On this page, we will take an in-depth look at the primary stage of the XFX PRO 750 W Black Edition Full Modular. For a better understanding, please read our “Anatomy of Switching Power Supplies” tutorial.
This power supply uses two GBJ1506 rectifying bridges, which are attached to an individual heatsink. Each bridge supports up to 15 A at 100° C. In theory, you would be able to pull up to 3,450 W from a 115 V power grid. Assuming 80% efficiency, the bridges would allow this unit to deliver up to 2,760 W without burning themselves out (or 3,105 W at 90% efficiency). Of course, we are only talking about these particular components. The real limit will depend on all the components combined in this power supply. These are the same components used on the Seasonic X-Series KM3 650 W and the Corsair AX760.
The active PFC circuit uses two IPP50R250CP MOSFETs, each one supporting up to 13 A at 25° C or 9 A at 100° C in continuous mode (note the difference temperature makes), or 31 A at 25° C in pulse mode. These transistors present a 250 mΩ maximum resistance when turned on, a characteristic called RDS(on). The lower the number the better, meaning that the transistor will waste less power, and the power supply will have a higher efficiency. The Seasonic X-Series KM3 650 W and the Corsair AX760 use slightly different models here, with a little lower current limit.
The active PFC circuit is controlled by an NCP1654 integrated circuit.
The output of the active PFC circuit is filtered by two 270 μF x 420 V Japanese electrolytic capacitors, from Hitachi, labeled at 105° C. These capacitors are connected in parallel and are the equivalent of a single 540 μF x 420 V capacitor. The Seasonic X-Series KM3 650 W uses two 220 μF x 420 V capacitors, and the Corsair AX760 uses two 330 μF x 420 V capacitors here.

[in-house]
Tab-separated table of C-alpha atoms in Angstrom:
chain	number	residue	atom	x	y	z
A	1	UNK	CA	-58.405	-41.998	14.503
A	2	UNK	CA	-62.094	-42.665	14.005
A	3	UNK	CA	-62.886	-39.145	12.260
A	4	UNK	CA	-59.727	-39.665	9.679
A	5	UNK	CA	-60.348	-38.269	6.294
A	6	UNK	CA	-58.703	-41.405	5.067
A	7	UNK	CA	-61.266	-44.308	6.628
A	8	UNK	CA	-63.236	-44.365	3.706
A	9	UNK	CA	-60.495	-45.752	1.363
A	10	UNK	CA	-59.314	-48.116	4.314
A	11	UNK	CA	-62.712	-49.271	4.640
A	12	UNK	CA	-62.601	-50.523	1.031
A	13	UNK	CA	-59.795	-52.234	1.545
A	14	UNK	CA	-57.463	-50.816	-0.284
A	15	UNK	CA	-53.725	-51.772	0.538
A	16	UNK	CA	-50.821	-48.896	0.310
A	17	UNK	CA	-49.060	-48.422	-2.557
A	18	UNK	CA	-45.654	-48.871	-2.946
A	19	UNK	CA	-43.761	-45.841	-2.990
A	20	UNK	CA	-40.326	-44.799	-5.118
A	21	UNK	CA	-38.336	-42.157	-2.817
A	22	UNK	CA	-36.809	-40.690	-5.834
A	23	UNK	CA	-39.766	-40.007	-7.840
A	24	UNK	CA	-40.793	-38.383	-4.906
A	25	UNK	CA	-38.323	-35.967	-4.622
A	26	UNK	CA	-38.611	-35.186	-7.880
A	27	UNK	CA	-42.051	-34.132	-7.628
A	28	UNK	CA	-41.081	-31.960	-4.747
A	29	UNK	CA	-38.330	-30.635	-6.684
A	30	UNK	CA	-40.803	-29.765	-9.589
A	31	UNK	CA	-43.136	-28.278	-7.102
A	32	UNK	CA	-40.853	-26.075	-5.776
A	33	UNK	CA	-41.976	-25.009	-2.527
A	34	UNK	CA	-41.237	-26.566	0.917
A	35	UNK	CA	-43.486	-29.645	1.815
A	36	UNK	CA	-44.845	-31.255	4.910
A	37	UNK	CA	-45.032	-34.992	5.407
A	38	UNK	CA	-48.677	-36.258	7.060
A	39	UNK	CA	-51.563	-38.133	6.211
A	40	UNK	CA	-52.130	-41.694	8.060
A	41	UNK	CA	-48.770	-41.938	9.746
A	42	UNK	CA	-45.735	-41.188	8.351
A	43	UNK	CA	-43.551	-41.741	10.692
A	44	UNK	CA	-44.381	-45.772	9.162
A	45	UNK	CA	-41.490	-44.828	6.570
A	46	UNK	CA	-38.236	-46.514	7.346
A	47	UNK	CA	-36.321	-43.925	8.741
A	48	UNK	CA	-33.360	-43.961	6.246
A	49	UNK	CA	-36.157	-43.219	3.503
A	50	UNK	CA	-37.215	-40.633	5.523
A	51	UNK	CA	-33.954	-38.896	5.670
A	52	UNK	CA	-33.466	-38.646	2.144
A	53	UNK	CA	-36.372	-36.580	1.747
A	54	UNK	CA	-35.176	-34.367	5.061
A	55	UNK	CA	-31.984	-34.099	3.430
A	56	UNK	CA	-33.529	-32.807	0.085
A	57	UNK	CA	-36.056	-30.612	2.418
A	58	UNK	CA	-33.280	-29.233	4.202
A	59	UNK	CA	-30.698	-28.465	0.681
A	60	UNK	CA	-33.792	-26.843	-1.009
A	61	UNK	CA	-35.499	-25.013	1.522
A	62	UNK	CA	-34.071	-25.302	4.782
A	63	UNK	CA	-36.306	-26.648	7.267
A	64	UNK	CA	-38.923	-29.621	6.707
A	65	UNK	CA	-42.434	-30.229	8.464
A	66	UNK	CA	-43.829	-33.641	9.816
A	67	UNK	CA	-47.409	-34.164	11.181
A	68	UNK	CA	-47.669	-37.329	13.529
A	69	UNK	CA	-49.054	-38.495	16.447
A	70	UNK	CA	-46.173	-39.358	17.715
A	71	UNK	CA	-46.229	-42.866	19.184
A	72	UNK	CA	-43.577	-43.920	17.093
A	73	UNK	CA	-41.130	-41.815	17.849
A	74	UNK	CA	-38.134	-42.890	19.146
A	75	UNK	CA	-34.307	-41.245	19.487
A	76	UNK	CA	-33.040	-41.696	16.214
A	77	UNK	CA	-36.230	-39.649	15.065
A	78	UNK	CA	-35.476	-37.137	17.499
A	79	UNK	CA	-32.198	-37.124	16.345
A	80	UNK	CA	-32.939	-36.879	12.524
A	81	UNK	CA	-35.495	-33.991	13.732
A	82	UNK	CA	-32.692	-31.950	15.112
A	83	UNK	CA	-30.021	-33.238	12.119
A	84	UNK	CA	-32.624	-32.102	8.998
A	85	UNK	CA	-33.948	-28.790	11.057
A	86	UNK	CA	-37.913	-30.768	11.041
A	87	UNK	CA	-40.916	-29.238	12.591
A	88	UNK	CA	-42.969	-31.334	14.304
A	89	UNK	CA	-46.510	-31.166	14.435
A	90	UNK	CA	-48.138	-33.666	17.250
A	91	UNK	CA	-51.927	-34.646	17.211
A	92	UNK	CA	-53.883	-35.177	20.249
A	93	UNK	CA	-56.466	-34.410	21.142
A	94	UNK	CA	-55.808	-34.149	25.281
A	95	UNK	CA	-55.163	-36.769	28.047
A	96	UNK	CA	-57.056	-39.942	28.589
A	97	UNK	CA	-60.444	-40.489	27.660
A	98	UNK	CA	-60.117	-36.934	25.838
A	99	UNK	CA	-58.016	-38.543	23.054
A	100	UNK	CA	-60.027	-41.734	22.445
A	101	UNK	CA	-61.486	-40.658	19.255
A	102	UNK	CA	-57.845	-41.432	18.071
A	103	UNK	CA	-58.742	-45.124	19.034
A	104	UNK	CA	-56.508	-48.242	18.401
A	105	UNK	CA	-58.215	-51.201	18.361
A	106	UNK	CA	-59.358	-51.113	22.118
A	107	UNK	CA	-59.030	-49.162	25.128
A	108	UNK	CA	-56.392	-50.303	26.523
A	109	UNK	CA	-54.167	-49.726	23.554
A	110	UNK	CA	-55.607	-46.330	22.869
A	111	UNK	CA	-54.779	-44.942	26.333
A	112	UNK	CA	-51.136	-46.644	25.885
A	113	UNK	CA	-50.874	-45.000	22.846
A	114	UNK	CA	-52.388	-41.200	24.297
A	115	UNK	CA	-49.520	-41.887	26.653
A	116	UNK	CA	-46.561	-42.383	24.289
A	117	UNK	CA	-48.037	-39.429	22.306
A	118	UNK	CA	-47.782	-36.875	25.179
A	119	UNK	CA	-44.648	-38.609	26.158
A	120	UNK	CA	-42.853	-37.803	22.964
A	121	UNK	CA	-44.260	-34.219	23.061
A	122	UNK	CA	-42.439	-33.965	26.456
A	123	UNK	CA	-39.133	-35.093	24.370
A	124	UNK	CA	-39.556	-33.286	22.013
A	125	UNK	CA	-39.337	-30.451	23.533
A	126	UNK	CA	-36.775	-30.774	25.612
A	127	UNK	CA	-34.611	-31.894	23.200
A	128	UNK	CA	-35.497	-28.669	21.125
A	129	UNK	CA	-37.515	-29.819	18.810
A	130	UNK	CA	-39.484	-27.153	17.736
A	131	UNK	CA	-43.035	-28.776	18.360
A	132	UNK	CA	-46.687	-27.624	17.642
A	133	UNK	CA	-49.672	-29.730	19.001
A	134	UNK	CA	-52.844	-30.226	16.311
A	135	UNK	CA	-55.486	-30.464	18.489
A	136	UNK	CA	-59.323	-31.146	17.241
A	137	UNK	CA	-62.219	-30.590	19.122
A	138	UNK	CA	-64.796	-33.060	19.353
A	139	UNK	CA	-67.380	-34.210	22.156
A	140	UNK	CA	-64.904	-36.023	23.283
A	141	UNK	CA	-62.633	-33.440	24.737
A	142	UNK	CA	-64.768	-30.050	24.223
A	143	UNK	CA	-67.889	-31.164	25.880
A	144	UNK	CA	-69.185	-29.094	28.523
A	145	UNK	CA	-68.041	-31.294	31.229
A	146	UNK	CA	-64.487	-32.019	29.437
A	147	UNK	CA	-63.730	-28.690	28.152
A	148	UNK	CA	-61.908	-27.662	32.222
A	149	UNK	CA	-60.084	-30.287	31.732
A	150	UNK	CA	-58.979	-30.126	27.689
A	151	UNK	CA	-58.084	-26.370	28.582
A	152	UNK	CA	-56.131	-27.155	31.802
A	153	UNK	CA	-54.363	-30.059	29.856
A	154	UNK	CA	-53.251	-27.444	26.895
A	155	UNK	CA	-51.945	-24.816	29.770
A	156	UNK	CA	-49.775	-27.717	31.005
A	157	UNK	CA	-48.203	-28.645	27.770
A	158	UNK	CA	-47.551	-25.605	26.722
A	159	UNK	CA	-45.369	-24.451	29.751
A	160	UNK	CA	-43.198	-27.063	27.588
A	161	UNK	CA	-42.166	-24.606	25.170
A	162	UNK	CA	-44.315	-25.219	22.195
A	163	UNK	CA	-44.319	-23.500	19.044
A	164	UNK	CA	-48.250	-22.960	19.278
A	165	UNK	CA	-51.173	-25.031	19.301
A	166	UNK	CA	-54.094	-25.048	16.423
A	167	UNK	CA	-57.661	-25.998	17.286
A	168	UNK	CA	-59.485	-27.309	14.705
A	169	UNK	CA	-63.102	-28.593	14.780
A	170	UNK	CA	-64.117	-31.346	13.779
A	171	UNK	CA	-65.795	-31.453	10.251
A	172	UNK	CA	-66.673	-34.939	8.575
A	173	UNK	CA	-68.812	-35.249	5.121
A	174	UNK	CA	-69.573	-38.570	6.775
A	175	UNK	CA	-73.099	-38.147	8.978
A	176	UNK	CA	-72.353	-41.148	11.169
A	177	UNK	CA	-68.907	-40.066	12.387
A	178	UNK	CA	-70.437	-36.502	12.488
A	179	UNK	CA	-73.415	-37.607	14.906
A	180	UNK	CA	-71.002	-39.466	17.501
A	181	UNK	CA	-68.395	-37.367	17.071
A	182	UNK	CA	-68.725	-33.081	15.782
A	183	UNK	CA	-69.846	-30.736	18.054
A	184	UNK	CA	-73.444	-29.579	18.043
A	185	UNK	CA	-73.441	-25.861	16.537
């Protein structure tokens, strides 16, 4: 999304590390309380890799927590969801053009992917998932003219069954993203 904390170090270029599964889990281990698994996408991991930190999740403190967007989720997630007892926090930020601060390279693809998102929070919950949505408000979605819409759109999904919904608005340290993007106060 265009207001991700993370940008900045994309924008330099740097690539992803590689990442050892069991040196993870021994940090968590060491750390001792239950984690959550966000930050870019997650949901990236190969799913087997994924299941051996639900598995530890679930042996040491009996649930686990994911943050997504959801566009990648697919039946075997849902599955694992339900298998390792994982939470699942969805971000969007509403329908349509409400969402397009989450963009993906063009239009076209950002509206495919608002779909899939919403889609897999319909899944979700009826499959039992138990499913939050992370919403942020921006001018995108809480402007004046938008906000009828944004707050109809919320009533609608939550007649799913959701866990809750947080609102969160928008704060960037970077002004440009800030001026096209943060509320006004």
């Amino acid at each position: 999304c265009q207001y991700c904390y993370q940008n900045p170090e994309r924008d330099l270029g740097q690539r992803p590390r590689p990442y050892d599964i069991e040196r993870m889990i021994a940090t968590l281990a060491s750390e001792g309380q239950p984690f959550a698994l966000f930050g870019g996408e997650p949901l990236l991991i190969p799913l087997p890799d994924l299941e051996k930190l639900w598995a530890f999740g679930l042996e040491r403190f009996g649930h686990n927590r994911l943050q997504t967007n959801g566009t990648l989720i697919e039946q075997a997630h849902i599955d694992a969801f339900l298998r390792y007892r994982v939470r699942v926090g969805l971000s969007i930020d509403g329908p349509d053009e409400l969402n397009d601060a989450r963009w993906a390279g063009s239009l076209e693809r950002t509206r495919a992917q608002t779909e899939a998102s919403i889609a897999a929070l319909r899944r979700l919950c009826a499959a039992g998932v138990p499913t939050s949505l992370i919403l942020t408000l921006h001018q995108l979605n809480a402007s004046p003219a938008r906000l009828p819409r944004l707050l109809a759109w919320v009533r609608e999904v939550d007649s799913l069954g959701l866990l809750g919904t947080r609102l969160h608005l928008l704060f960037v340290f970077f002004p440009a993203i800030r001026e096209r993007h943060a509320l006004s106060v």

In the switching section, four IPP50R399CP MOSFETs are employed using a full-bridge, resonant configuration. Each transistor supports up to 9 A at 25° C or 6 A at 100° C in continuous mode or up to 20 A at 25° C in pulse mode, with a maximum RDS(on) of 399 mΩ. These are the same transistors used in the Seasonic X-Series KM3 650 W. The Corsair AX760 uses more powerful transistors here.
The switching transistors are controlled by a CM6901 resonant controller, which is physically located on the same printed circuit board as the +12 V transistors.
Let’s now take a look at the secondary of this power supply.